Thanks for your replies, so I decided to try to stop her sleep dependency on bf to sleep so fed her virtually to sleep then placed her in cot and shussed and patted her to sleep, then in the night rocked her to sleep or if needed gave her boob but put her down next to me asleep, well it seemed yo work a charm, we had 2 nights where she slept from 11 until 5, the longest we've slept in 14 months, I've cracked it I thought. Well I should have known better, the last 2 nights I have resorted back to feeding yo sleep as she was up for over an hour and I was knackered! Mummy fail. Im now keeping a sleep diary to try and figure out what is working and not, so she is having 2 naps today as thinking she may not be getting enough sleep in the day, only 30mins on one of the bad day/nights. So today she has managed 1 HR 30 albeit with the help of my boobs. Acrually thinking of trying a sleep consultant as I feel we have so many bad habits and routine that it may be too much to resolve in my own Xxx

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MumToBe1980 Sun 22-Nov-20 14:30:11

I mean I out her down awake x

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skkyelark Tue 24-Nov-20 21:07:51

To be honest, I think that’s really good progress, even with the rough nights that followed. Some of our sleep improvements have been sudden, but I think more have been up and down but with a general move in the right direction. I figured there would be times when she could manage the new, more independent way and times when she had a wobble, just like we might be up and down with our confidence in a new skill. If I’m going to give in, though, I try to do it quickly. I don’t mind her learning that if she really objects, I might change what I do (actually, I’d quite like her to know this, as it shows her feelings matter). What I don’t want her to learn is that if she really objects 50 times, I might change my mind the 51st.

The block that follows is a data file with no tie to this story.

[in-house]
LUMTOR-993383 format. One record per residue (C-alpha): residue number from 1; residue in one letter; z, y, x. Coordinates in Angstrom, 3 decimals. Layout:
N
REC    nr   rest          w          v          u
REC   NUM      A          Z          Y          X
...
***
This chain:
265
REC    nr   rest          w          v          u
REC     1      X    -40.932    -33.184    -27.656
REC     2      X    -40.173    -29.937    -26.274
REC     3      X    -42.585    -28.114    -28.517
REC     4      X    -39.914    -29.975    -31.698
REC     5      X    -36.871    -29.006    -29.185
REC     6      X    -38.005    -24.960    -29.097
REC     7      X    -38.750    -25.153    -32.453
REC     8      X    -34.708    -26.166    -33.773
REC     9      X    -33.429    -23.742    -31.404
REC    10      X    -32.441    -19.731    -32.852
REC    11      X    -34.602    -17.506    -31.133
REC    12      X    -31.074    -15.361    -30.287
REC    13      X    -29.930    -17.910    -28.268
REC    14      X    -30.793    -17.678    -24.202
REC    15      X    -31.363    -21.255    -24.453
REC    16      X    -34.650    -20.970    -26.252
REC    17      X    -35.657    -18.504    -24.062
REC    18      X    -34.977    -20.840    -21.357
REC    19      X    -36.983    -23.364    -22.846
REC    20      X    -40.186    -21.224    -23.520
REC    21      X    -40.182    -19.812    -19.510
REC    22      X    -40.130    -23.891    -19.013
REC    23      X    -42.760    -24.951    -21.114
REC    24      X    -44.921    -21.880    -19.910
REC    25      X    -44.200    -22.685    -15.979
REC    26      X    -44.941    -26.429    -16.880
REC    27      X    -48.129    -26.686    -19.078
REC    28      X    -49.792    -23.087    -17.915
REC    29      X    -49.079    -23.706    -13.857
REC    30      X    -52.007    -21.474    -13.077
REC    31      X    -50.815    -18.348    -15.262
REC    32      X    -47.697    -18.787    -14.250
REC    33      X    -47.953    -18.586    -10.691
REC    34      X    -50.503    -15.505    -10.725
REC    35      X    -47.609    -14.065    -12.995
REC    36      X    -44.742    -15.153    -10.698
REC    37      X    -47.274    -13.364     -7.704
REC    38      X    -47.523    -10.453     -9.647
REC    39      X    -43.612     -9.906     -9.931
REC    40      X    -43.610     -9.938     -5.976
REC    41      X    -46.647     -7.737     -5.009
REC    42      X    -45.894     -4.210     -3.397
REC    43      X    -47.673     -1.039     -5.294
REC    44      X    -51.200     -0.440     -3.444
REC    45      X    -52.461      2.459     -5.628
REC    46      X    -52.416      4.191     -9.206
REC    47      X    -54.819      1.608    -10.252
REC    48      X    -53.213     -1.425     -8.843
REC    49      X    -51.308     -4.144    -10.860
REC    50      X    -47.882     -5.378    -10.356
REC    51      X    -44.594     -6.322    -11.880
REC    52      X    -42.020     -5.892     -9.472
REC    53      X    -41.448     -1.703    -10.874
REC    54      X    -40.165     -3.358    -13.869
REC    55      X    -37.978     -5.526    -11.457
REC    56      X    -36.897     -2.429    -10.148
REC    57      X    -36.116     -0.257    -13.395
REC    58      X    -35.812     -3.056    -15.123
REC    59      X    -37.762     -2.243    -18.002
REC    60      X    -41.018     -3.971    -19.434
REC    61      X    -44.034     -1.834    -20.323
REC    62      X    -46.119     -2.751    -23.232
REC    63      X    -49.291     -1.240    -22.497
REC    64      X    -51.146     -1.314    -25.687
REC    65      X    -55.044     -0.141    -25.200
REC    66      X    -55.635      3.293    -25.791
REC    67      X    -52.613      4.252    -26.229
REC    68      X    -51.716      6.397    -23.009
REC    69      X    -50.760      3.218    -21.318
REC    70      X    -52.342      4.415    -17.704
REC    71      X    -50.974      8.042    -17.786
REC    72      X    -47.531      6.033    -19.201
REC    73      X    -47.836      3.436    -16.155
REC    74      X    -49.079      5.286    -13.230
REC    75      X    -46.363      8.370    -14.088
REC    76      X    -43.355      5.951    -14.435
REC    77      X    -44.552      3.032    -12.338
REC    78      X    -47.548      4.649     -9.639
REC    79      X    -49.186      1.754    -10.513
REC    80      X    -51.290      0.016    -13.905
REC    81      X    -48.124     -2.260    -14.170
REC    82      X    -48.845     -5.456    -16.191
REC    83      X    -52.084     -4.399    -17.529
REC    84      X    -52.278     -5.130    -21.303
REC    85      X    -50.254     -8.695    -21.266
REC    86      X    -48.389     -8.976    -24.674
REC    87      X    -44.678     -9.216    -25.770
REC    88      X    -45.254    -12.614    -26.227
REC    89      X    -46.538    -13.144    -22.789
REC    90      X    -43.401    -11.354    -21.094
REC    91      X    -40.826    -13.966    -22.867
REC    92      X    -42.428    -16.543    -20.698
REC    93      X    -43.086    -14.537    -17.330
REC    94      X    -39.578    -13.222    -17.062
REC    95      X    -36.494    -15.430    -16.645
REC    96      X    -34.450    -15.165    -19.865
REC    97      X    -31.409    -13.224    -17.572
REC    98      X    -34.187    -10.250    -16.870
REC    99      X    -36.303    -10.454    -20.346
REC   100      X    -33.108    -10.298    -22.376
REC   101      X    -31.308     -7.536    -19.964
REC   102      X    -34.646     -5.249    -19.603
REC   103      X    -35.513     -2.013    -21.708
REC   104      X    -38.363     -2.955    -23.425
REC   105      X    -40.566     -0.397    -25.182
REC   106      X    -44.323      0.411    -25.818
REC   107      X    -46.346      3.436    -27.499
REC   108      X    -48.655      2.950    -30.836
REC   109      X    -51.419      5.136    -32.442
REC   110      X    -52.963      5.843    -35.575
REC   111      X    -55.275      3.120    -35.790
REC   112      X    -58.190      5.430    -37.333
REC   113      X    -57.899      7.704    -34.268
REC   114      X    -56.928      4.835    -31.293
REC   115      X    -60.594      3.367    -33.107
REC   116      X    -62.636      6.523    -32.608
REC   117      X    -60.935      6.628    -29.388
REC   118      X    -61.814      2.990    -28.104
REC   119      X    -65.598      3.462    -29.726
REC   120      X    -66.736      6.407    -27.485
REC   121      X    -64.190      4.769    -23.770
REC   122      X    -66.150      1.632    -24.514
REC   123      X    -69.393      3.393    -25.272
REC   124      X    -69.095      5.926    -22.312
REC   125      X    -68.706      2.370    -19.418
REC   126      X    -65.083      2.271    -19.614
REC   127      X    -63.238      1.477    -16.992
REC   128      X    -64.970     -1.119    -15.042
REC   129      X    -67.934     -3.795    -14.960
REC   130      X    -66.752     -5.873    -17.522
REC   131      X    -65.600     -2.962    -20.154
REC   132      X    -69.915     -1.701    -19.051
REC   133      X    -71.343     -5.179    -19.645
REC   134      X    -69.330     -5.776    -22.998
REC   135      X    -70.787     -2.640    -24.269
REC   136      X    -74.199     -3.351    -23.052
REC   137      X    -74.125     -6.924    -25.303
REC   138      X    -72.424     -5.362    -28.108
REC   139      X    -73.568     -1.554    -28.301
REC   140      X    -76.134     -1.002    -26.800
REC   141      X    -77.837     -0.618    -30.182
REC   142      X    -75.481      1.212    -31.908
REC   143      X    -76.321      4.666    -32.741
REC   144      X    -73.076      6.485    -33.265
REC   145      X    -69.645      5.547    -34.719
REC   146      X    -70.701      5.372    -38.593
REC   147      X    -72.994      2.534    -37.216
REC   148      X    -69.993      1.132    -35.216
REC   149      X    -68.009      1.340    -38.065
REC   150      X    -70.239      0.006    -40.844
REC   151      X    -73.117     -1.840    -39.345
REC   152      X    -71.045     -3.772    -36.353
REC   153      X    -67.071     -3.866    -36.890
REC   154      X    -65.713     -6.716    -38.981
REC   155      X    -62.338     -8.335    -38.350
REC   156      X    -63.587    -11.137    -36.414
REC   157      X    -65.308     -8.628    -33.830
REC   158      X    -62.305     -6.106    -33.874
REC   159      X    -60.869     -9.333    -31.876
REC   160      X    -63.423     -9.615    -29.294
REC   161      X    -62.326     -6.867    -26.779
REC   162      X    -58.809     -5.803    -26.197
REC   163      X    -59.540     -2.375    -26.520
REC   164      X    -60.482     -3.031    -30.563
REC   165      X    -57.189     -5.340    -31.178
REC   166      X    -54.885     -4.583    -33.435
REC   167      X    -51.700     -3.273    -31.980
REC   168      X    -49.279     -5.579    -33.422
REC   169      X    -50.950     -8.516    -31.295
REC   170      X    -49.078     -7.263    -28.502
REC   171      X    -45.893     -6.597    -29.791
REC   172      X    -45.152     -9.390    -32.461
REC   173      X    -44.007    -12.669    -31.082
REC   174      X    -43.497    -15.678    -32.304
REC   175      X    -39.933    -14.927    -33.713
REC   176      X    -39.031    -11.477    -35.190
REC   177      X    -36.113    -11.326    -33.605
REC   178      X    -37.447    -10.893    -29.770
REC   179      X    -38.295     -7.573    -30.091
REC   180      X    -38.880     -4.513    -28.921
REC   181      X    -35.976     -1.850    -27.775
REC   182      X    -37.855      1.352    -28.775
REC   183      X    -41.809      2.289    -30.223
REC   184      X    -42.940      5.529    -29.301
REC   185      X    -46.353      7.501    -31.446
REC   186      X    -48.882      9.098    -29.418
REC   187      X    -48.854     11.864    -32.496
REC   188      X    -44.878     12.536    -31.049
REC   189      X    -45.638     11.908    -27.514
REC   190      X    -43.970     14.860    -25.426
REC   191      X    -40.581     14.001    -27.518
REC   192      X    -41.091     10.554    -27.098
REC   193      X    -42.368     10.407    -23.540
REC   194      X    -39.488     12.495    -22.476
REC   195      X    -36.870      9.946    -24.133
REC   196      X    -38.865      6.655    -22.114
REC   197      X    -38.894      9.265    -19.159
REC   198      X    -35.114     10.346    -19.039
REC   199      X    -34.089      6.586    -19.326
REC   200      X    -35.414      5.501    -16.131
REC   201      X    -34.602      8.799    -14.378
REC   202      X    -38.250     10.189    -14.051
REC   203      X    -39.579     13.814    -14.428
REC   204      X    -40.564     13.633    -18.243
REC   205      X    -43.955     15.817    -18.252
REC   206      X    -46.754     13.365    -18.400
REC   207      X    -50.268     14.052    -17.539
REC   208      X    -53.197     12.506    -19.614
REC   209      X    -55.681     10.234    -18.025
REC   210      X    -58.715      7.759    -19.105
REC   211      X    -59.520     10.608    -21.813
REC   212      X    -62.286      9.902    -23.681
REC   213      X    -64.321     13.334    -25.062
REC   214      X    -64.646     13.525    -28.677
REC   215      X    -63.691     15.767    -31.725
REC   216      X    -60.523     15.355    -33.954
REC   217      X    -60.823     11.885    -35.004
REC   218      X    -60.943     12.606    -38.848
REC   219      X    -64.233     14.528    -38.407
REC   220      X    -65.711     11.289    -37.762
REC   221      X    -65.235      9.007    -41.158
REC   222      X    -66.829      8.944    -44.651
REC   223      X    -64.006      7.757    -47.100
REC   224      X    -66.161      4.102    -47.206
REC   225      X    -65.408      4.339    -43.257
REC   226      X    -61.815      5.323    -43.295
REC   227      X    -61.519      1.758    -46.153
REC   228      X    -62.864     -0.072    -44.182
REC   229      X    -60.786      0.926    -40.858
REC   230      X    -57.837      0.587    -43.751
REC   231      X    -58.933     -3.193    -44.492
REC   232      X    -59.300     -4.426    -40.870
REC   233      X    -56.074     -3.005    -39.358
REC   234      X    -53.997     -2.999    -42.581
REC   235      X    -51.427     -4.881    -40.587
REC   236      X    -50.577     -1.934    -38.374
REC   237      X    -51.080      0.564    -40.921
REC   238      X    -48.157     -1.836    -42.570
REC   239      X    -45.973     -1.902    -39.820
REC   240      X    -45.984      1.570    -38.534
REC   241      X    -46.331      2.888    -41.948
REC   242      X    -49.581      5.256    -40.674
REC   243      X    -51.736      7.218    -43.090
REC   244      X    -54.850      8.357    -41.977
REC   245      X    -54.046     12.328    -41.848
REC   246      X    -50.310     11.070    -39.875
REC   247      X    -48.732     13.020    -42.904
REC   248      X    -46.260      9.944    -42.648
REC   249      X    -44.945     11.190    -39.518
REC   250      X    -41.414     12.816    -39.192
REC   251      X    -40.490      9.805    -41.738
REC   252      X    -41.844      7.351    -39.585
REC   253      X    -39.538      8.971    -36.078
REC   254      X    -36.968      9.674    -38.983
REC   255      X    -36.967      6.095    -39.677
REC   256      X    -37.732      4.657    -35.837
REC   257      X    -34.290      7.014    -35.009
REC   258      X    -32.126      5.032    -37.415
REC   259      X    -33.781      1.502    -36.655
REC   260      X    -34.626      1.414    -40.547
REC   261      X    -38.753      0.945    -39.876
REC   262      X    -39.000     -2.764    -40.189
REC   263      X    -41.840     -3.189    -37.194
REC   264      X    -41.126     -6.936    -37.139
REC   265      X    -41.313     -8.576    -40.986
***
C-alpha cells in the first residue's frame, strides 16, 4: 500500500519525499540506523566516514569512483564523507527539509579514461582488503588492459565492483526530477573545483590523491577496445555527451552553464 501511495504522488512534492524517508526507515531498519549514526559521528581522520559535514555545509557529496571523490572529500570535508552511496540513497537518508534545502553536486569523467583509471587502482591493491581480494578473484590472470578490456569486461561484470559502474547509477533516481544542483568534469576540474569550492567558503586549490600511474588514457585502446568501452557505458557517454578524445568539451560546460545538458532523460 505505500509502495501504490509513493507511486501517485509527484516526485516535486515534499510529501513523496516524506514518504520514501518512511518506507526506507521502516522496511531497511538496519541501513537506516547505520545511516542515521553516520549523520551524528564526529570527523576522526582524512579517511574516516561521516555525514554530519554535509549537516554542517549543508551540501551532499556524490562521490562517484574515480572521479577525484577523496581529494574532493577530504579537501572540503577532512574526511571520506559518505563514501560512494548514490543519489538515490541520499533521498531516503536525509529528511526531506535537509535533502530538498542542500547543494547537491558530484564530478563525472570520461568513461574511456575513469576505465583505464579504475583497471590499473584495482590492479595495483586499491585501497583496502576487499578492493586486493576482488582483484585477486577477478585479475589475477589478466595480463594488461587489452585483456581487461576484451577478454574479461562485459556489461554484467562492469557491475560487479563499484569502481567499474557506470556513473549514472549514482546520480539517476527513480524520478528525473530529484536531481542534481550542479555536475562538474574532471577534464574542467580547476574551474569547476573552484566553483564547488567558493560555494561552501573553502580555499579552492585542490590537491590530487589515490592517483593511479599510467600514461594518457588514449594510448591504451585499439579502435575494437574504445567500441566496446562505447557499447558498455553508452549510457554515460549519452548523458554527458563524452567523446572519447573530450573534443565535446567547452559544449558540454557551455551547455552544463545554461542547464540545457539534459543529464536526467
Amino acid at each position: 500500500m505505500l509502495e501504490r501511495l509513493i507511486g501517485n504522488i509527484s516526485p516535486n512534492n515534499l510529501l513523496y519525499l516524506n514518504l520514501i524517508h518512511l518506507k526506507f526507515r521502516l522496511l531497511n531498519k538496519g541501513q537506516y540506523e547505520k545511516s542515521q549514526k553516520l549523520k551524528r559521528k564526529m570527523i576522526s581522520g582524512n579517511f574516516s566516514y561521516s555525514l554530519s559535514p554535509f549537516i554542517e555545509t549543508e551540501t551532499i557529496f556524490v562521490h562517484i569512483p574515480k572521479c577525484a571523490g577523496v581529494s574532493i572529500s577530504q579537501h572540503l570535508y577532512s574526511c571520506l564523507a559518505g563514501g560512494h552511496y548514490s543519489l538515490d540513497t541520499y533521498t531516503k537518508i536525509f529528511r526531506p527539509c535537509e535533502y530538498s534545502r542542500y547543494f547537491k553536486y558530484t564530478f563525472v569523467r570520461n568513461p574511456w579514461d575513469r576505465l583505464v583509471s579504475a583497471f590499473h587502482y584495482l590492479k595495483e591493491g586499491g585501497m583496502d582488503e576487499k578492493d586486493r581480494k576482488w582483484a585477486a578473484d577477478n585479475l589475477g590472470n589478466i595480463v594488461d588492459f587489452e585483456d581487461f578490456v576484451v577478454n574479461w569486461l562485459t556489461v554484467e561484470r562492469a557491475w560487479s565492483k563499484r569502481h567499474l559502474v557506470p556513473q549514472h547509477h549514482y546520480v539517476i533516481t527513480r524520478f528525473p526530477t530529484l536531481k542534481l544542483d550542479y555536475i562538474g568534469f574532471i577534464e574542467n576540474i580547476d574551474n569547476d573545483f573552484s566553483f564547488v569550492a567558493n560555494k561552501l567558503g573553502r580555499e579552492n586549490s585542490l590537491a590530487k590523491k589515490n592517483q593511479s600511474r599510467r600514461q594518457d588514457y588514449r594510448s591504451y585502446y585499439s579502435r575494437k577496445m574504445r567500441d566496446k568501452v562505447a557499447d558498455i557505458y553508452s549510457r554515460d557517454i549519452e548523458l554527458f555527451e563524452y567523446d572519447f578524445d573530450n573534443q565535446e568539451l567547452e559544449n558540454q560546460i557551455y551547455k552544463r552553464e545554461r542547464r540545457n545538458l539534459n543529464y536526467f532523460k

That said, if your little girl’s naps aren’t working for her, that definitely won’t be helping anyone, and even my not very sleepy girl was best with 1.5-2 hours nap at that age. I kept a sleep diary a couple of times when my wee one was younger and I was trying to figure out what naps and wake windows she needed (definitely not the ones from the books/websites in her case!), and it was definitely helpful, so I hope it helps you as well.